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Religion in The Poisonwood Bible

Frederick W. Norris
Professor Emeritus of World Christianity
Emmanuel School of Religion
norrisf@esr.edu

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Abstract

Kingsolver's intriguing tale attempts to depict a "genuine" Congo. She has fol lowed  the  political  circumstances  carefully  and  provides  a  bibliography  that indicates her investigation of significant books. Indeed her novel is enhanced by her grasp of those historical conditions. United States' foreign policy of Anti Communism destroyed chances for negotiations with indigenous movements. It got in the way of African development including noncommunist efforts. The novel itself is a gem, written by a master who has captivated readers before but never quite as well. The fractured missionary family is based on a dysfunction al marriage that reflects the psychological difficulties of the husband and to a lesser extent the wife. Sadly some of his dangerous traits grate on his wife until she has had enough. The story deftly depicts how religion, in this case a type of fundamentalist  Christianity,  can  make  everything  worse.  The  children  have open  eyes  for  Africa;,  the  mother  sees  much.  The  father  looks  on  Africa  with jaundiced eyes. The narrative has a series of flaws that indicate how her research into the Congo was superficial in terms of religion. The bibliography in that area is sparse. Her treatment of Christian or native beliefs and practices lack the  sharpness  of  the  novel's  political  insights.  That  brings  its  own  tragedy. Kingsolver has strong religious views learned within the regions where she lived and  found  deeply  within  her  own  family  and  her  education.  She  tells  a  few haunting stories of the witch doctor and the people who accept his leadership, yet there is little, either of Christianity or of indigenous religion.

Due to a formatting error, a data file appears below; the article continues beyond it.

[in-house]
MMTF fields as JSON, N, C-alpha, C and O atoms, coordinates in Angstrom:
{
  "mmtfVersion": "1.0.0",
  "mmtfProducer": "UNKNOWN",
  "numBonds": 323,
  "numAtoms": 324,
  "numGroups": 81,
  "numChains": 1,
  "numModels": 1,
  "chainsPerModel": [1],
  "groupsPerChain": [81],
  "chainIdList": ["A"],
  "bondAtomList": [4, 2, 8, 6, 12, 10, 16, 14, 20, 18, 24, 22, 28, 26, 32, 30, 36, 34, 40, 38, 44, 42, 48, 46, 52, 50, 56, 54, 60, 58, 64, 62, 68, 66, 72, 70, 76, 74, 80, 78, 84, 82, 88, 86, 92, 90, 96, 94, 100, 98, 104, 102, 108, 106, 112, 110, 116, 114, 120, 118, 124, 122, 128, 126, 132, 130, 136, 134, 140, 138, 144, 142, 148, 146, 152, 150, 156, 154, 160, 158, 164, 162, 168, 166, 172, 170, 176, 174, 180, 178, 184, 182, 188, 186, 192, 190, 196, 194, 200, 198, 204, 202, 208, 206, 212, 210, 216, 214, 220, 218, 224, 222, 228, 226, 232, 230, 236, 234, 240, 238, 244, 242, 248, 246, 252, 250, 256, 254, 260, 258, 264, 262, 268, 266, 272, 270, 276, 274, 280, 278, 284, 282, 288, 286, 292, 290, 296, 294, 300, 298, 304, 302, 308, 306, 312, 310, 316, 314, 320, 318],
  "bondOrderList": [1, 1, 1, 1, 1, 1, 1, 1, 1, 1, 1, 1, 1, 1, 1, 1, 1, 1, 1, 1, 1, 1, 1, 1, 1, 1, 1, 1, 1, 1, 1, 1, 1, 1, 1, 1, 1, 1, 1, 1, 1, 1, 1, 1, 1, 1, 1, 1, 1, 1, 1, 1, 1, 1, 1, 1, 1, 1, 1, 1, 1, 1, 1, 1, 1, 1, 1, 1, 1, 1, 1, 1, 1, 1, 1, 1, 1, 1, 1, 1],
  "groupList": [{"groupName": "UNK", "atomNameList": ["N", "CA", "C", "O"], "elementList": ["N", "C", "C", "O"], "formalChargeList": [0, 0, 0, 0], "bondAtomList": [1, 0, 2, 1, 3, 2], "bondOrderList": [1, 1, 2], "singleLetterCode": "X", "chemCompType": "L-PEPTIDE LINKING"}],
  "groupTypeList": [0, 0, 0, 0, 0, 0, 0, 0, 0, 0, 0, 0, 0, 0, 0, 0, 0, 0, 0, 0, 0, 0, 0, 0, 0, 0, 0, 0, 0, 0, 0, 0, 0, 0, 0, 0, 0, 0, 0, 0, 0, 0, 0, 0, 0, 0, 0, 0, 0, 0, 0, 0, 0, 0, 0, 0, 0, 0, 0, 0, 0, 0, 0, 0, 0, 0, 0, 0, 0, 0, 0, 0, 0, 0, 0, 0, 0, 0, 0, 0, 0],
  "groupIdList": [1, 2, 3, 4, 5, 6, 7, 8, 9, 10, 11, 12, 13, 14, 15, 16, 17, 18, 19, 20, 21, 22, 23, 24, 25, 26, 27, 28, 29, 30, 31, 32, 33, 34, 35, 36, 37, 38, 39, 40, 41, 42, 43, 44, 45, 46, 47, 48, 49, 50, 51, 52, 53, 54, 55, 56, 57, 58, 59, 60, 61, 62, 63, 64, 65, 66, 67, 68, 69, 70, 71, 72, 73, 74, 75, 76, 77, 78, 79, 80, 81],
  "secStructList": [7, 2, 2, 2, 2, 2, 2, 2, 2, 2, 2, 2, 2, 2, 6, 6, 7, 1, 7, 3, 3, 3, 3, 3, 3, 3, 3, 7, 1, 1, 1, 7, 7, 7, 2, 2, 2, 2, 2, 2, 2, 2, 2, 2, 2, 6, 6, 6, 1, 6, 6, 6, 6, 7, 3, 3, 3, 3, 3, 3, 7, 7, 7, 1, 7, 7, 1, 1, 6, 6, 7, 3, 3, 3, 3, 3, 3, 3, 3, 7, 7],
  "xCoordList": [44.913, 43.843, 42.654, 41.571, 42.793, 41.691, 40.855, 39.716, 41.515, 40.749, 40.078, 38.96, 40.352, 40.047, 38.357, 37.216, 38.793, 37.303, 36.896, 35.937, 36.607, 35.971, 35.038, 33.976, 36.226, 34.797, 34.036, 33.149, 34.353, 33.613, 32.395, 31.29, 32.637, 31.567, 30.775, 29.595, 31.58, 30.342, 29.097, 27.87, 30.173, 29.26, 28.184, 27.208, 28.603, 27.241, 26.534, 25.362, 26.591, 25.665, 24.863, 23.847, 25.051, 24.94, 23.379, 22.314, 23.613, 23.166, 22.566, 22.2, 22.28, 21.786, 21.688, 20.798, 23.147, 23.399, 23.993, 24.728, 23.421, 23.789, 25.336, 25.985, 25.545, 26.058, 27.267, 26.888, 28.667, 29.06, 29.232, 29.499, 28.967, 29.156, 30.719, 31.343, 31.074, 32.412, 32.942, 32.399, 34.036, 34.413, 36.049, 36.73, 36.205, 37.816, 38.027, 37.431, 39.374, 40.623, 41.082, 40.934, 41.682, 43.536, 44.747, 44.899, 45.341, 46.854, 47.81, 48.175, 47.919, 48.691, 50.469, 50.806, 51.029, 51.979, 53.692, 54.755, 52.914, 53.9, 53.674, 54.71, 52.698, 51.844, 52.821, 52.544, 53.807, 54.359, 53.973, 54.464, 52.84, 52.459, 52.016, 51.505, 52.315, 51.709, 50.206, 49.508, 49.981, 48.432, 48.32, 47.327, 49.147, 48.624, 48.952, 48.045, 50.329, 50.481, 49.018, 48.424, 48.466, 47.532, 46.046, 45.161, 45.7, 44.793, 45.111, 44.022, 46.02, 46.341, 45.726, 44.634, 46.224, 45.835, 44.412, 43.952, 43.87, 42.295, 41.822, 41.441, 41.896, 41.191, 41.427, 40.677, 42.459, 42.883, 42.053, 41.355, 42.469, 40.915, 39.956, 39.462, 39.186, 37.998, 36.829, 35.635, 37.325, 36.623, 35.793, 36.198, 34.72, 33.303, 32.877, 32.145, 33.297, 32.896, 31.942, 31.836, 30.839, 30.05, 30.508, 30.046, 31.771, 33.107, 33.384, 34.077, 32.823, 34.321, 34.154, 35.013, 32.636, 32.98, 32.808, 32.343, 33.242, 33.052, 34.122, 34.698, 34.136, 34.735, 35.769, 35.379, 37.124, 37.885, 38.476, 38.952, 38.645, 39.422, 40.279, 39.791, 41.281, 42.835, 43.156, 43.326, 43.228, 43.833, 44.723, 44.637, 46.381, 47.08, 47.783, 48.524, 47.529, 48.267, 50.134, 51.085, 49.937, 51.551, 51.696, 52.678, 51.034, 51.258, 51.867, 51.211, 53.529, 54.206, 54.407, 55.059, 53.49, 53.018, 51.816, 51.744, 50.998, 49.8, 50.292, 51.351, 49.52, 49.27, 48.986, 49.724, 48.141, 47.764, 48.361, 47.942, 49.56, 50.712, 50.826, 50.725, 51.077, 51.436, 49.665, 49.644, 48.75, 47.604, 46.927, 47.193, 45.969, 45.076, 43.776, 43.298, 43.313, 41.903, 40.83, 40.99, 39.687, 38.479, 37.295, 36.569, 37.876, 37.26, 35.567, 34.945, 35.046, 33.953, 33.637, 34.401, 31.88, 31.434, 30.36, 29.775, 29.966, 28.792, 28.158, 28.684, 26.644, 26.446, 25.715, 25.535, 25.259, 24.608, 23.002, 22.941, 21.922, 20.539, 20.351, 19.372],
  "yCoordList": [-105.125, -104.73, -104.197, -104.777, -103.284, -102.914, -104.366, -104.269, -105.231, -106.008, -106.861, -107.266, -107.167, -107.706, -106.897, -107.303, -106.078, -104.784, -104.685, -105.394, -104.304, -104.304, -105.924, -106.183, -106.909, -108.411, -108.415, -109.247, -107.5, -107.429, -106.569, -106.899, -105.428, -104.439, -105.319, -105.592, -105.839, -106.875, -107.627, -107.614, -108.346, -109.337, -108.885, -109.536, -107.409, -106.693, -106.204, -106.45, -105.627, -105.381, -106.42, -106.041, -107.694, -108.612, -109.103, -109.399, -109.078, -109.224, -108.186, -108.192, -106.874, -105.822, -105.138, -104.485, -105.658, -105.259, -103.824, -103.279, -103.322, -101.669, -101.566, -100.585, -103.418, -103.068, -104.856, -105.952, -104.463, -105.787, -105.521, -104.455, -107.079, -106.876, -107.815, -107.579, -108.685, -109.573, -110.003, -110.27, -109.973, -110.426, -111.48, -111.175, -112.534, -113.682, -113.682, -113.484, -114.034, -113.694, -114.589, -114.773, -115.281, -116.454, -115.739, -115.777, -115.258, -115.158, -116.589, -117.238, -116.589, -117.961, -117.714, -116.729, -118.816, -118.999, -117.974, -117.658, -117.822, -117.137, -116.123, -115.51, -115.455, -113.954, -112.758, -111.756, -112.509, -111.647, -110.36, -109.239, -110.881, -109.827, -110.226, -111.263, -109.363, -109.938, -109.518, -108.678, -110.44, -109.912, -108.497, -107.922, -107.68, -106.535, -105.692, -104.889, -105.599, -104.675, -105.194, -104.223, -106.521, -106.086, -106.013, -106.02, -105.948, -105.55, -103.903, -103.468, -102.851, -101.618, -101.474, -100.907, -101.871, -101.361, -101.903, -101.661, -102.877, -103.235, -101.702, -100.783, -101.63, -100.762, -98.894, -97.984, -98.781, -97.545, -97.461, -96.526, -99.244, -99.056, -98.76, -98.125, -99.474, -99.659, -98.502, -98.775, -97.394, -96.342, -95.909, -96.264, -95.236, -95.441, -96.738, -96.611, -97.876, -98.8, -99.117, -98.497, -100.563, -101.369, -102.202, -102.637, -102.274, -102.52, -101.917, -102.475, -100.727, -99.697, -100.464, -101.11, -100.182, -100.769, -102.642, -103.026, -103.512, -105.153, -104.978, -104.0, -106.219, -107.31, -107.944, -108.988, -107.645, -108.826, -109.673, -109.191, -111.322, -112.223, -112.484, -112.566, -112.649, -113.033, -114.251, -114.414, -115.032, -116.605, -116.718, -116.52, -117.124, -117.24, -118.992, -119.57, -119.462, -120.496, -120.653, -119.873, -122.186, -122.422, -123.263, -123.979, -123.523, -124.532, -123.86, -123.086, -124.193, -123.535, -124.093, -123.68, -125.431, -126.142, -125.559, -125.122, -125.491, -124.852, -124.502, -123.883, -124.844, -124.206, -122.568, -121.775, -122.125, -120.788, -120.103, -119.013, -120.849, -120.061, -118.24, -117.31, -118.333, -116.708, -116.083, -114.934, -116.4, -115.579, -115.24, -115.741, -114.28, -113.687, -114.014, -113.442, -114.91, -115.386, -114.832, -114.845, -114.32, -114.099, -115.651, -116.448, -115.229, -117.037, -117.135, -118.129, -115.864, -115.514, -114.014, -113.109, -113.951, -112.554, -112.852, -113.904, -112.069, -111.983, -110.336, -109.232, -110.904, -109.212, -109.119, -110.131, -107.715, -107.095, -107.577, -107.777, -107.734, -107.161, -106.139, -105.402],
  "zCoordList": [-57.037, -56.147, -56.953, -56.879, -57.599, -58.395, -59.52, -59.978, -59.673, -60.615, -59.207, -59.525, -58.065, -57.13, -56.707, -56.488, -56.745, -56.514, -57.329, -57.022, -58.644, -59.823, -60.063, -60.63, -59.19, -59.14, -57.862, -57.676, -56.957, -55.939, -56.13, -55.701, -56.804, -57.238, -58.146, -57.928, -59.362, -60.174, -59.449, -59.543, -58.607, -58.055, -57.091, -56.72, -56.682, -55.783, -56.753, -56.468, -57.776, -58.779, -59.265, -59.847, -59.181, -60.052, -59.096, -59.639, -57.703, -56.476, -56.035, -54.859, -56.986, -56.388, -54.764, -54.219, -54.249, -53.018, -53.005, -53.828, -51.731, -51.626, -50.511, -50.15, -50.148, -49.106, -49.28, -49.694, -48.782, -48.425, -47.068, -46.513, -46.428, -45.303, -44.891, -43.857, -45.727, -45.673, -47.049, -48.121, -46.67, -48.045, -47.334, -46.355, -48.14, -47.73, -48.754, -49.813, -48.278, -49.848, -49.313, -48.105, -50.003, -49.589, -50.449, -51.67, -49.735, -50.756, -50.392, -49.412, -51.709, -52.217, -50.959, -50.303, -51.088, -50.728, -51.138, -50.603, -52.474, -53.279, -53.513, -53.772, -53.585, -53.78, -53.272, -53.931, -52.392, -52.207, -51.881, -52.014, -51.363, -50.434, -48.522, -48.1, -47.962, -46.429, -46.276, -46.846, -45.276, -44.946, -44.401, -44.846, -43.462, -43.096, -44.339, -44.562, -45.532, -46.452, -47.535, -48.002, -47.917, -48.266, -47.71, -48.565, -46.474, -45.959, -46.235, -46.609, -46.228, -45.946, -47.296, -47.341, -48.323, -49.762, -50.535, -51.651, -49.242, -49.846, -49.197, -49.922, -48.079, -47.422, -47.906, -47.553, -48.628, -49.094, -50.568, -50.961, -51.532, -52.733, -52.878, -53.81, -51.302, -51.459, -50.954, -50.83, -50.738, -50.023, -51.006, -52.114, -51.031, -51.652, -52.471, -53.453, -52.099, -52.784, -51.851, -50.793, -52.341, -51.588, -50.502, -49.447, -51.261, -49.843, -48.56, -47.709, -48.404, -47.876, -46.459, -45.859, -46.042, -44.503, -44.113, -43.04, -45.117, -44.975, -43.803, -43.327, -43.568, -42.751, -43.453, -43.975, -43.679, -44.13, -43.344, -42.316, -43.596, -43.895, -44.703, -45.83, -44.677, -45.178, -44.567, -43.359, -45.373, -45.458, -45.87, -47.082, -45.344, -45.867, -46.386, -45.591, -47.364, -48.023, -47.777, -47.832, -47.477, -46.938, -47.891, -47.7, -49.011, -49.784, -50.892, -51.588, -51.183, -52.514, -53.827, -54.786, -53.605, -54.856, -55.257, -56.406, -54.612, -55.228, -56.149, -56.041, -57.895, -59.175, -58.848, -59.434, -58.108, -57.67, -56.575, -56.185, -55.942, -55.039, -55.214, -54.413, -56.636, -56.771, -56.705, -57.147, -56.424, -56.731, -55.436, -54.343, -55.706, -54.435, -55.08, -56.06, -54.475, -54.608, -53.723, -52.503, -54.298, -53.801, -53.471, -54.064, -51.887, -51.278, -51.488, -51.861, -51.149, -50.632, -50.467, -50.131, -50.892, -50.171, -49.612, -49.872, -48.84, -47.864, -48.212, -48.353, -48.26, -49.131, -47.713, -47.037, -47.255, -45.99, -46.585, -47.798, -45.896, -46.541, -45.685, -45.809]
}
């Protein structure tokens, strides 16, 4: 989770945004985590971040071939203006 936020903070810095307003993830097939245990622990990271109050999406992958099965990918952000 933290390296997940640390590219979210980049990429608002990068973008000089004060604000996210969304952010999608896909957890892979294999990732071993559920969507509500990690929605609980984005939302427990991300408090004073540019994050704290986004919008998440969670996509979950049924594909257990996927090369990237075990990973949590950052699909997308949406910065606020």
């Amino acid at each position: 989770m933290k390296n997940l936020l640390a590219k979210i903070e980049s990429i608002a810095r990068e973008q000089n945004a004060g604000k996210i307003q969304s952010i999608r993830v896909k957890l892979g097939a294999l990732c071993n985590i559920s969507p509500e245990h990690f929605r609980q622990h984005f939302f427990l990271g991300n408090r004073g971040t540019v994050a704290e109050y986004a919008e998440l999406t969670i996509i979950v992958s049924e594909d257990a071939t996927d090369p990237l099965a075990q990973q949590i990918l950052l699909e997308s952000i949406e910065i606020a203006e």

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Volume 22 Issue 2

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